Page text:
After looking back on my own deconversion from Christianity, I've realized that if someone approached me during the days that I still believed in the Christian faith and told me that there was no god, I would have balked at them and politely told them to go to hell. Now that I'm a devout Atheist, I often asked myself how did I go from being a Southern Baptist Christian to a rational, scientifically-minded Atheist.
It wasn't a billboard that converted me. It definitely wasn't a bunch of Atheists knocking at my door every Sunday morning to preach "The Good News" of Science and Reason. In fact, I can trace my deconversion down to one and only one thing: a glimmer of doubt.
Now, for most Atheists, this isn't groundbreaking or shocking news at all. I think we've all had our moments where we realized that something wasn't right about the religions that we used to believe in our younger years. The problems only start to appear when we try to "deconvert" theists head on by directly telling them that everything they believe in is a lie, regardless of whether or not what we're actually telling them is 100% true (and it is indeed true, and backed by science). You can't tell someone that all their beliefs are lies without expecting some sort of backlash. You can't tell a theist that their invisible sky monkey is a fabrication written by a bunch of 5000-year old desert nomads and expect to get a decent deconversion rate--it's just not going to happen.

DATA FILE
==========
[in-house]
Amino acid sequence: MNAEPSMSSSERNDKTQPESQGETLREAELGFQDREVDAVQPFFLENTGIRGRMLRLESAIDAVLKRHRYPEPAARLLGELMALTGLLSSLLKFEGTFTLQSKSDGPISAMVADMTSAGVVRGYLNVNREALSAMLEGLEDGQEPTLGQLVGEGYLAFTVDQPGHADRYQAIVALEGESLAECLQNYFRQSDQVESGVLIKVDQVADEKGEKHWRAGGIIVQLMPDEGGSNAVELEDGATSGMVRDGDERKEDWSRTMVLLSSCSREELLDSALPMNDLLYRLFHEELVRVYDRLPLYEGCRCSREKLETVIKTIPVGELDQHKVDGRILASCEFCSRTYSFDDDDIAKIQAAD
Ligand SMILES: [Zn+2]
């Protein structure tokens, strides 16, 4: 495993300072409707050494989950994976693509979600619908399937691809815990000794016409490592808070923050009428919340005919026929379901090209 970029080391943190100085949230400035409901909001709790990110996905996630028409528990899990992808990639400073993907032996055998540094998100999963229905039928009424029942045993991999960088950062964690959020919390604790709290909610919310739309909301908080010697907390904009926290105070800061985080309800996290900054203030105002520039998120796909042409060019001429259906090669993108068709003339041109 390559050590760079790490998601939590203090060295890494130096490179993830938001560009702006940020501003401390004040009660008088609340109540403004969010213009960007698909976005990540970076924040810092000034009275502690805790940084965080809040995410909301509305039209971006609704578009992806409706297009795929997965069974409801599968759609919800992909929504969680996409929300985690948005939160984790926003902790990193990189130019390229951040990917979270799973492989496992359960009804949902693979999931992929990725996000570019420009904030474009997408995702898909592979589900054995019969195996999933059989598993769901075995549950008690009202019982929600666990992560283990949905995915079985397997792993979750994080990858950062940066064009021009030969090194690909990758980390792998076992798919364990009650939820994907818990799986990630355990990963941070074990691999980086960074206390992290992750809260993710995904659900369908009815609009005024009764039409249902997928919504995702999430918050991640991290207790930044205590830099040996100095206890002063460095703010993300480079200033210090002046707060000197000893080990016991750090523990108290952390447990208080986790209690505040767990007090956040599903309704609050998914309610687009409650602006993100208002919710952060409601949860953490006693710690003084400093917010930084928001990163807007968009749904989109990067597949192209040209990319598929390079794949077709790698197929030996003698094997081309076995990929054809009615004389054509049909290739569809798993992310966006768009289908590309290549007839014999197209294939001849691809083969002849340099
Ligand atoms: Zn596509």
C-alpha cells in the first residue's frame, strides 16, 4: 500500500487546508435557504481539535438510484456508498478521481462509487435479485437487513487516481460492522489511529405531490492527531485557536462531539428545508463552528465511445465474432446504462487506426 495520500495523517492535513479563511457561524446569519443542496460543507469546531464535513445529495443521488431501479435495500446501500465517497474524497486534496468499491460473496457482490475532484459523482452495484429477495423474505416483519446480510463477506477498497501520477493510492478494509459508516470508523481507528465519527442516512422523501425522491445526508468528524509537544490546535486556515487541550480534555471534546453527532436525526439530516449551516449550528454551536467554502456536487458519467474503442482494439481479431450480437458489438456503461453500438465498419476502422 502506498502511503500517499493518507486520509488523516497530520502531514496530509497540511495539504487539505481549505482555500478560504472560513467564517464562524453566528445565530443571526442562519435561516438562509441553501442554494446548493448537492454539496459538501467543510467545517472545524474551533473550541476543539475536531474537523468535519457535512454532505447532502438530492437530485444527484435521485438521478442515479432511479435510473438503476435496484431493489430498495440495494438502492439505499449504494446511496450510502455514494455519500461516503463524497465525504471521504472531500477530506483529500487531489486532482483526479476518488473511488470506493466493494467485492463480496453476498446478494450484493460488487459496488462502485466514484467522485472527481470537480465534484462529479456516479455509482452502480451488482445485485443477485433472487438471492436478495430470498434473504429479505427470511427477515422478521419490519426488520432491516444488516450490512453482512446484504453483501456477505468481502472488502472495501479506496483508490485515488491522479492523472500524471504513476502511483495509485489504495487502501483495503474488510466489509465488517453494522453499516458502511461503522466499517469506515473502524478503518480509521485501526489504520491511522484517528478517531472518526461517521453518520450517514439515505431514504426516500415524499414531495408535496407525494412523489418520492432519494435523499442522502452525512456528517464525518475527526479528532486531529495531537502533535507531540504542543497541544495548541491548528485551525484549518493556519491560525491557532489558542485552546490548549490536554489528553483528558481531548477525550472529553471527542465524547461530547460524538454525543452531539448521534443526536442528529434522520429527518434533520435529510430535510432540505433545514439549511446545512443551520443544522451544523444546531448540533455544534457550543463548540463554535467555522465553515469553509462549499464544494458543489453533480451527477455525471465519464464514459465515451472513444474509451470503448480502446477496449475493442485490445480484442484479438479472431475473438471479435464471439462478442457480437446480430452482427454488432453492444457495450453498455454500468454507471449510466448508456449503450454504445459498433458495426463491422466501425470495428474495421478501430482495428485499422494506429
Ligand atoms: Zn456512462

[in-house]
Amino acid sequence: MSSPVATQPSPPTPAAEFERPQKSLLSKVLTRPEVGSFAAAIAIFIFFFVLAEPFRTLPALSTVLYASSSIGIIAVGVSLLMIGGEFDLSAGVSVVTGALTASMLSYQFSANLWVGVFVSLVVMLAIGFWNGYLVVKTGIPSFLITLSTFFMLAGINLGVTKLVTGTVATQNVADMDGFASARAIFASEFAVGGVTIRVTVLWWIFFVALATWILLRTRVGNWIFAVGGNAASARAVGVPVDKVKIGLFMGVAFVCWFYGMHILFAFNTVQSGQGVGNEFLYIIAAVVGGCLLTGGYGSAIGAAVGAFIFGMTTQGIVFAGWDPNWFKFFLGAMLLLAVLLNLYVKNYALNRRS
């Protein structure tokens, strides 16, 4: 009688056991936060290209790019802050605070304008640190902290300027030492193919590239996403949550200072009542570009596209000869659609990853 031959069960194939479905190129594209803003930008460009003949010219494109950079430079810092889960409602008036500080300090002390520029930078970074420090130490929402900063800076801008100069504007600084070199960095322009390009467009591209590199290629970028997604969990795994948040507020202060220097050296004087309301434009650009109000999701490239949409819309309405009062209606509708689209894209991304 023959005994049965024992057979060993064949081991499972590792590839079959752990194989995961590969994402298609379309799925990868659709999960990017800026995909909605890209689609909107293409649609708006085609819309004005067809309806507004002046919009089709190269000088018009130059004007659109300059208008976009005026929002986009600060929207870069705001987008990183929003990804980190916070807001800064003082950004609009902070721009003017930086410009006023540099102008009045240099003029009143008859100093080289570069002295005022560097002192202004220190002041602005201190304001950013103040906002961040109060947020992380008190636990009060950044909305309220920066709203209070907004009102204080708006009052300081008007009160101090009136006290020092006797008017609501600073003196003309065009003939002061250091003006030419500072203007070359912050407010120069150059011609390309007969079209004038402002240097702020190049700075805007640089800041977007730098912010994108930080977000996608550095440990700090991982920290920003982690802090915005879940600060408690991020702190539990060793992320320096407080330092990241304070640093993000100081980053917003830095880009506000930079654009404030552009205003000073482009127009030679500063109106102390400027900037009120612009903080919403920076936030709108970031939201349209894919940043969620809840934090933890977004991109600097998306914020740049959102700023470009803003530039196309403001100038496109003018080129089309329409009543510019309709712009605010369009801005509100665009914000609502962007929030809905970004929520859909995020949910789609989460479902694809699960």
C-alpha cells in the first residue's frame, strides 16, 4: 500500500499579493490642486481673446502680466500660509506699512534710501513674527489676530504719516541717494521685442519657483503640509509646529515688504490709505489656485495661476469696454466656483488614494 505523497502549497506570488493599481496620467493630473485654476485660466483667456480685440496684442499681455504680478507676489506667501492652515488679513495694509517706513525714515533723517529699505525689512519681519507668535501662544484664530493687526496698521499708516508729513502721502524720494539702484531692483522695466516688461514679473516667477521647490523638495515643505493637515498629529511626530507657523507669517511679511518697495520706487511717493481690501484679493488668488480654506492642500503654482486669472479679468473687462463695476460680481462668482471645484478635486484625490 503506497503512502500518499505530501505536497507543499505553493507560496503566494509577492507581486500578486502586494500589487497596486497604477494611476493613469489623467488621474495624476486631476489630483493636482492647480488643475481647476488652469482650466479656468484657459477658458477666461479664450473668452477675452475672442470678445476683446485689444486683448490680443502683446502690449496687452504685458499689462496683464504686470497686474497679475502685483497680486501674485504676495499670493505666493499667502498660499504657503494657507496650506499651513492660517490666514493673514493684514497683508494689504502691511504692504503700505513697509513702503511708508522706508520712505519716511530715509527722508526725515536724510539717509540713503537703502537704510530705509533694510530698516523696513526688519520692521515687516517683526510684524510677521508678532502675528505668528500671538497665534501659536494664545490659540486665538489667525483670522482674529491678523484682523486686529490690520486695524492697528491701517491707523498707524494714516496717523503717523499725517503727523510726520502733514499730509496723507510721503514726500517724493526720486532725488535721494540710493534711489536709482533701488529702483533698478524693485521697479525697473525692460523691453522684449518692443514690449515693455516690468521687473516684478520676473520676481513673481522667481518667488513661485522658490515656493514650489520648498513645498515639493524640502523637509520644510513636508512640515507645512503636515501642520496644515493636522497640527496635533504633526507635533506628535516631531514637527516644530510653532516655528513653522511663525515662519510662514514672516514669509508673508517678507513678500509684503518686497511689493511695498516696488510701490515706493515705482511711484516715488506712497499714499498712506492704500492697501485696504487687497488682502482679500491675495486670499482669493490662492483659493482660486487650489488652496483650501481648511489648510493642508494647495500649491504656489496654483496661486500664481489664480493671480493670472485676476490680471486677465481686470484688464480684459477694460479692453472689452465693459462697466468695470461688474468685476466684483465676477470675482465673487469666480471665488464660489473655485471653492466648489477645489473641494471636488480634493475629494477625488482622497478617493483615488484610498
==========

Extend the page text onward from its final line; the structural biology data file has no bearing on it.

In my opinion, the only reasonable way to "deconvert" someone is to start making them question various beliefs in their faith. For example, I asked one of my Catholic friends who visited me over the weekend about going to Catholic Mass every Sunday. I asked her if she were to commit a crime and confess it to a priest, would it be considered ethical? Why would any institution ever tell you that as long as you confessed the evils that you have done (no matter how terrible the act) every Sunday, you would be forgiven and then you can do the same thing again the next week, and be forgiven again? What if I were a mass murderer? Does that mean I get to kill a fresh batch of people every week and be forgiven again and again every Sunday? What about all the people that I supposedly killed as a mass murderer? Would it be fair for them if I got to go to 'heaven' just because I confessed the Sunday right after I killed them? Needless to say, I didn't make an instant "deconvert" out of her--but what I will say is that sometimes it only takes a little bit of doubt to get others to seek the truth for themselves. In her case, that little bit of doubt that I introduced was enough for her to question everything else about her faith.
Of course, this approach doesn't work with everyone--there are some people who are just way too religious to accept any form of (il)logical reasoning outside of their respective religions. What this approach does show is that the best way to get people to rethink their perspective about whatever religion they believe in is to have them question their beliefs from a very rational, non-judgmental perspective. The worst way to convince people that you're correct is to get into an argument and then rub it in their faces about how wrong they are. I can't quite put my finger on it, but there's something missing about the current crop of anti-theists and the whole "Atheist" billboard campaign. Telling them that there isn't a god isn't enough; there has to be some sort of message that shows them that they really never needed a god in the first place.
TL;DR; Charm is a far effective means for deconverting theists into Atheists; Telling them they're wrong just makes you look like an asshole.